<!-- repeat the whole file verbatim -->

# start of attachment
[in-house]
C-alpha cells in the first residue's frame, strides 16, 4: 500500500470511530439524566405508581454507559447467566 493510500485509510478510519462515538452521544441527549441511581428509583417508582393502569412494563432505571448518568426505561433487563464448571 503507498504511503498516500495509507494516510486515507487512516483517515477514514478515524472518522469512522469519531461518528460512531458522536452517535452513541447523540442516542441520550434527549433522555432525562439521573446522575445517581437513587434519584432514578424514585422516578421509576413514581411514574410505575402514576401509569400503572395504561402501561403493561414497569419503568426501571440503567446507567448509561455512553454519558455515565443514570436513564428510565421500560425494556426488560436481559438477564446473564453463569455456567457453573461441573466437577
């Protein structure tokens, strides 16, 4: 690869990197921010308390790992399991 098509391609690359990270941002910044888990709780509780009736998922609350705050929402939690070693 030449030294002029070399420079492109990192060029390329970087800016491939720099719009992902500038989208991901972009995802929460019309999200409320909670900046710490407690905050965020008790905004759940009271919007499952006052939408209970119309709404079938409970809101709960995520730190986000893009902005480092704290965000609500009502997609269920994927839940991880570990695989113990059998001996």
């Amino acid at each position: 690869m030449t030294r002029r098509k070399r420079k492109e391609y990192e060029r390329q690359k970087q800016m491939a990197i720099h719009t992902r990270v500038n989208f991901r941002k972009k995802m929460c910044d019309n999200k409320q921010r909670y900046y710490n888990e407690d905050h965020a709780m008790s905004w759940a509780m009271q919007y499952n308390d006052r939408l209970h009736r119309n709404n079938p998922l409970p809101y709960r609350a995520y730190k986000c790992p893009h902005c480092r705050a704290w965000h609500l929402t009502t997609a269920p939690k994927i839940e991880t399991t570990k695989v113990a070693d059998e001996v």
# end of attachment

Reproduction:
[in-house]
C-alpha cells in the first residue's frame, strides 16, 4: 500500500470511530439524566405508581454507559447467566 493510500485509510478510519462515538452521544441527549441511581428509583417508582393502569412494563432505571448518568426505561433487563464448571 503507498504511503498516500495509507494516510486515507487512516483517515477514514478515524472518522469512522469519531461518528460512531458522536452517535452513541447523540442516542441520550434527549433522555432525562439521573446522575445517581437513587434519584432514578424514585422516578421509576413514581411514574410505575402514576401509569400503572395504561402501561403493561414497569419503568426501571440503567446507567448509561455512553454519558455515565443514570436513564428510565421500560425494556426488560436481559438477564446473564453463569455456567457453573461441573466437577
């Protein structure tokens, strides 16, 4: 690869990197921010308390790992399991 098509391609690359990270941002910044888990709780509780009736998922609350705050929402939690070693 030449030294002029070399420079492109990192060029390329970087800016491939720099719009992902500038989208991901972009995802929460019309999200409320909670900046710490407690905050965020008790905004759940009271919007499952006052939408209970119309709404079938409970809101709960995520730190986000893009902005480092704290965000609500009502997609269920994927839940991880570990695989113990059998001996």
């Amino acid at each position: 690869m030449t030294r002029r098509k070399r420079k492109e391609y990192e060029r390329q690359k970087q800016m491939a990197i720099h719009t992902r990270v500038n989208f991901r941002k972009k995802m929460c910044d019309n999200k409320q921010r909670y900046y710490n888990e407690d905050h965020a709780m008790s905004w759940a509780m009271q919007y499952n308390d006052r939408l209970h009736r119309n709404n079938p998922l409970p809101y709960r609350a995520y730190k986000c790992p893009h902005c480092r705050a704290w965000h609500l929402t009502t997609a269920p939690k994927i839940e991880t399991t570990k695989v113990a070693d059998e001996v």